Total Parenteral Nutrion

Total Parenteral Nutrition Indications Nursing Care & Complications

Total parenteral nutrition  Meaning is a lifesaver Procedure  for patients who cannot get their nitration through eating

Everyone needs calories and protein, in addition to other substances, to stay healthy, TPN is a complete form of nutrition and may include a combination of sugar and carbohydrates (for energy)

Proteins (for muscle strength and Wound healing), lipids (fat) electrolytes and trace elements.

A patient’s prescription may contain all or some of the substances, depending on the condition.

TPN is administered through an intravenous infusion, usually using a central line.

A central line is a special, long –lasting IV line, surgically implanted in the chest, which goes through a vein directly into the heart.

Total Parentral Nutrition Definition

Who are Unable to feed orally or who contraindicated for Normal Diet through oral they are nourished by  Intravenously IV Fluids  as containing daily commandeered nutritive values i.e, Vitamins, Carbohydrates Proteins, Minerals, Fats

Benefits of Total Parenteral Nutrition Support,

Preservation of Client Nutritional Status,
To Prevent malnutrition and Its Complications,
To meet post-operative Nutritional Needs and complications,
How much TPN Volume to give,

Who requires Total Parental Nutrition Support?

Critical Illness,
Who cannot eat > 5 days,

Client  at risk for malnutrition,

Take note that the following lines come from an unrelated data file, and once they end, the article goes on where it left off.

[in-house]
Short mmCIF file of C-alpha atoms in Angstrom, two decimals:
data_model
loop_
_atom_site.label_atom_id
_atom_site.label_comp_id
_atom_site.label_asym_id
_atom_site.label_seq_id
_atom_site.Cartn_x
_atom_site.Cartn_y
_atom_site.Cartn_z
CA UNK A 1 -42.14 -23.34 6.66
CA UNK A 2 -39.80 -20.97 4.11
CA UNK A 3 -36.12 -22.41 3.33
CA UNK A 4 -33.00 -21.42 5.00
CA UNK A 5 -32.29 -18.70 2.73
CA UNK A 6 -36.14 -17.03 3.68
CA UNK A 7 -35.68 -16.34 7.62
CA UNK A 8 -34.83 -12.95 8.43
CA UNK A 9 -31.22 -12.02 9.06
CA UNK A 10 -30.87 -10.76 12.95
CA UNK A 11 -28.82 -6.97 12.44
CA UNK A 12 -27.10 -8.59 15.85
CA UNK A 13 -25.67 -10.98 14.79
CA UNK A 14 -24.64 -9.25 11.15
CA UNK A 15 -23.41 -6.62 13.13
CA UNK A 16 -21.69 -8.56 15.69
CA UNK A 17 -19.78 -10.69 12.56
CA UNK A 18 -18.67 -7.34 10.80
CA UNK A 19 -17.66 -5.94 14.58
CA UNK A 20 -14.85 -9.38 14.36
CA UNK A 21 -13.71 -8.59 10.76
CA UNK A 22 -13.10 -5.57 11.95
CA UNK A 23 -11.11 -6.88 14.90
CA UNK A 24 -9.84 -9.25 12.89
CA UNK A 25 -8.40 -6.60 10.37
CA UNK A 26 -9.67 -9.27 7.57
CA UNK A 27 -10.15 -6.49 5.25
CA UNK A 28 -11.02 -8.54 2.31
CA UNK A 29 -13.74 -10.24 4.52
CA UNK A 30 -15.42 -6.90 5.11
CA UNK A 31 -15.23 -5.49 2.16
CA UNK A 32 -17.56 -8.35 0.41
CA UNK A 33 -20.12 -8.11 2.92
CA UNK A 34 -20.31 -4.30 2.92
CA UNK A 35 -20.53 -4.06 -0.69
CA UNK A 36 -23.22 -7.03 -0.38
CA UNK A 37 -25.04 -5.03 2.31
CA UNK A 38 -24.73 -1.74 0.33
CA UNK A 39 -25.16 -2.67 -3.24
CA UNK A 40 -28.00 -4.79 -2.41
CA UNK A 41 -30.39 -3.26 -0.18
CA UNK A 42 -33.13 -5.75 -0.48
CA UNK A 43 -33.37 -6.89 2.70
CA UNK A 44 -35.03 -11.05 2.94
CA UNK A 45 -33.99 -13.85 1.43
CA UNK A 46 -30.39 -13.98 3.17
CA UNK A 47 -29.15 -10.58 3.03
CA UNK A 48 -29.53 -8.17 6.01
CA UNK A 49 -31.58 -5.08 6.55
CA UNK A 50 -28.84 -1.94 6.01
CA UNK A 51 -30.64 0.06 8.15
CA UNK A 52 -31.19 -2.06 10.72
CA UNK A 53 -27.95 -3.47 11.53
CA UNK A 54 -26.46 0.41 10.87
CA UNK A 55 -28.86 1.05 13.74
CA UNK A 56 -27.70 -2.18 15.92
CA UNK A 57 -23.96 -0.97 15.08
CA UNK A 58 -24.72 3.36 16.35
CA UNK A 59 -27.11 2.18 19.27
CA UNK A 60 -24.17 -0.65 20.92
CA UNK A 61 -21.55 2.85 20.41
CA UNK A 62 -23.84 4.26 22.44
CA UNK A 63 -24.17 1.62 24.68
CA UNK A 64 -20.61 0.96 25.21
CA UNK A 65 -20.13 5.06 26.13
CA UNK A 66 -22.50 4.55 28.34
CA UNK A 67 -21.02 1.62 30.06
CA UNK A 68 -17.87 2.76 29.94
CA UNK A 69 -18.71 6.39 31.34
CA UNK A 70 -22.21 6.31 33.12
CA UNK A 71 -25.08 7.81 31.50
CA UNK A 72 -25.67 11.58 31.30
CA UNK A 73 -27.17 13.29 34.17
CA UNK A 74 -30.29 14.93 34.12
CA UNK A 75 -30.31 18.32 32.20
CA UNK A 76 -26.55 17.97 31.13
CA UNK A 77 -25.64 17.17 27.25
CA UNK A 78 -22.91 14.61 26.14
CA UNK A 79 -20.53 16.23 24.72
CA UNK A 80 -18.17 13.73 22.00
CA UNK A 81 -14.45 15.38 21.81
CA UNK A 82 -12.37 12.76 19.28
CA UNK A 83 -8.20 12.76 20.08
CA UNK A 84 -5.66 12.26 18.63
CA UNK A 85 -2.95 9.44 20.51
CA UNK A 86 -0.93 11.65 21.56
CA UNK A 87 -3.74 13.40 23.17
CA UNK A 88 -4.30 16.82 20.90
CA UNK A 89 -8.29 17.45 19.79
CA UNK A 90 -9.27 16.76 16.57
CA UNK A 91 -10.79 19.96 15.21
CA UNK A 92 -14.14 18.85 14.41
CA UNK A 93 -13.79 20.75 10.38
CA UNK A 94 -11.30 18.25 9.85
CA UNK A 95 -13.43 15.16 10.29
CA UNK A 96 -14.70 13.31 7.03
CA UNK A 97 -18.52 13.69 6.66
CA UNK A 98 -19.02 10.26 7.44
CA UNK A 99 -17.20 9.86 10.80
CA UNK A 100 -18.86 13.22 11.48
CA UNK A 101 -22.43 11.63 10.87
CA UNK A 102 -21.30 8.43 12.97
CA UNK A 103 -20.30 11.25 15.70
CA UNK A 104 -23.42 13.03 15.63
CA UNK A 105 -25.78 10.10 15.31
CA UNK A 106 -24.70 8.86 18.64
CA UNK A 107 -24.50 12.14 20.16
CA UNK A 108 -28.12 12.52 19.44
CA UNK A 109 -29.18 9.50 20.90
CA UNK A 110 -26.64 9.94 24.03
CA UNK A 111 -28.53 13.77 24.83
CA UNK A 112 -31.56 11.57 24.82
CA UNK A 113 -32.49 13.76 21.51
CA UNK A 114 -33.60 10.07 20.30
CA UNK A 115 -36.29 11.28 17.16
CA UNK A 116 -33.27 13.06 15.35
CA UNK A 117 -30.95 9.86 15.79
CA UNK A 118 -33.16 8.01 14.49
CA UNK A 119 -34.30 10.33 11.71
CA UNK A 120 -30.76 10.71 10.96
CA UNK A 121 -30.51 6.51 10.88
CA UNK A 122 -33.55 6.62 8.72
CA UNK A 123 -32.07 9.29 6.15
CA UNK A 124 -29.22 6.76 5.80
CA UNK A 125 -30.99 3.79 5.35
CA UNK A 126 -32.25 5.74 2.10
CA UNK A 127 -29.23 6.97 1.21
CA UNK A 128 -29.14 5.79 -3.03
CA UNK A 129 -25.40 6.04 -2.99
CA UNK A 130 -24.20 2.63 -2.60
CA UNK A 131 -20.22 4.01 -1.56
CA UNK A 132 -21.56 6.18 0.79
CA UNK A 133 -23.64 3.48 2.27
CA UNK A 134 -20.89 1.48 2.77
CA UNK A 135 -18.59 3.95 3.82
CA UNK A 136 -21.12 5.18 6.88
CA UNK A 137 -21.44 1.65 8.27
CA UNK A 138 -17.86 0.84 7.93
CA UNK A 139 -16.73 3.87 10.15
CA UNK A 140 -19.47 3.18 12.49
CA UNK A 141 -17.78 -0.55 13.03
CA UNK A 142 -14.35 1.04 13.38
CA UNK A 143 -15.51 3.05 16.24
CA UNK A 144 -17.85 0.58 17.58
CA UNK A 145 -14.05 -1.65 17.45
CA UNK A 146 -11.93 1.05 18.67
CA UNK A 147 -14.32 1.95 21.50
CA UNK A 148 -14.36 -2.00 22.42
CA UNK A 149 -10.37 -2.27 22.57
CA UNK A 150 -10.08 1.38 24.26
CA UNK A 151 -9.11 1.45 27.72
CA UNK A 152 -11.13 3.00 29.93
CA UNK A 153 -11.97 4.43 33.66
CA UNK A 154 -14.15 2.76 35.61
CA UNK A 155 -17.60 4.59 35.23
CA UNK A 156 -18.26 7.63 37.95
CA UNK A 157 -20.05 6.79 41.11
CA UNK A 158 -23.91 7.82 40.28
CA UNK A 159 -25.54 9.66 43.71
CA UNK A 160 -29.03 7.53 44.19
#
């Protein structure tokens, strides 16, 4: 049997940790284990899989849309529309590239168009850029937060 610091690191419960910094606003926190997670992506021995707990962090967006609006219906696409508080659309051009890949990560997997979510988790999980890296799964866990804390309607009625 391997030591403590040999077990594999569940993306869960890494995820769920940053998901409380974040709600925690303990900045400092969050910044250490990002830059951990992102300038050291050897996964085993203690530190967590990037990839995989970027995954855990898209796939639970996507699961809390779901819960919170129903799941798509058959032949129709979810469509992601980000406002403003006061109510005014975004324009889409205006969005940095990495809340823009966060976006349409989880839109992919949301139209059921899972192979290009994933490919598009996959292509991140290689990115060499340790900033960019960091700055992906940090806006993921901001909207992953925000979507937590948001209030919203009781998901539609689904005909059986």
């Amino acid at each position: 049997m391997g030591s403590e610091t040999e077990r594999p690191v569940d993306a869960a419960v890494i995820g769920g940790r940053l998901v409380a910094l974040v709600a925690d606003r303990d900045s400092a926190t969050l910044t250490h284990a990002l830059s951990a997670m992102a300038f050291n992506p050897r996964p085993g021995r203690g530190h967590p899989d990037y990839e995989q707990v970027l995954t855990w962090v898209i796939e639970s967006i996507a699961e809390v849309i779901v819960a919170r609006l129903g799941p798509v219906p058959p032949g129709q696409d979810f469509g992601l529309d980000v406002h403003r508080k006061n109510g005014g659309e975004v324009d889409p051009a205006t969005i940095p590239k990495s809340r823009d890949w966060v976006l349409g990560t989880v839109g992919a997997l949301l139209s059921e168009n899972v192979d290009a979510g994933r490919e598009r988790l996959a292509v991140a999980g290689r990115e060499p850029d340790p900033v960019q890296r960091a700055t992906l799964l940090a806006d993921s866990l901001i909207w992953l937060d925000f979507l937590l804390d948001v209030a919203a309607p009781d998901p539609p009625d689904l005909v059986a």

The client is already with Malnutrition or Unable to take from the mouth,

Impaired bowel function,
Need for prolonged bowel rest,

How can diagnose Mall nutrition,

History Collection,
Anthropocentric measurements,
Physical Examination,
Laboratory Investigations,

Nursing Assessment for total parenteral Nutrition,

Anthropocentric Measurements,
BMI Calculation,
Weight for Height calculation,
Height Index,
Mid arm Muscle circumference,

How much TPN Volume to give  ?

By Body Weight, 30 – 50 ml for kg/day,
Normal Maintenance Requirements,

Common Indications  for TPN Administration

  1. GI tract cancer.
  2. Crohn’s disease.
  3. Pancreatitis.
  4. Absorption syndrome.
  5. Inflammatory- bowel disease.
  6. Ulcerative colitis
  7. Short-bowel syndrome.
  8. Cystic fibrosis
  9. Massive bowel resection.
  10. Persistent intestinal fistulae.
  11. Trauma –related GI complications.
  12. Conditions that severely limit intestinal function,


Total Parenteral Nutrition Complications

  • Mechanical Complications,
  • Metabolic Complications,
  • Infectious complications,

Infectious complications,

Catheter contamination,
Improper insertion technique,
Catheter contamination,
Insertion site contamination,

Mechanical complication:


Catheter Malplacement,

Catheter occlusion,
Catheter embolism,
Air Embolism,
Venous thrombosis,

Metabolic complications,

Electrolyte abnormalities,
Acid – base disorders,
Inadequate administration.

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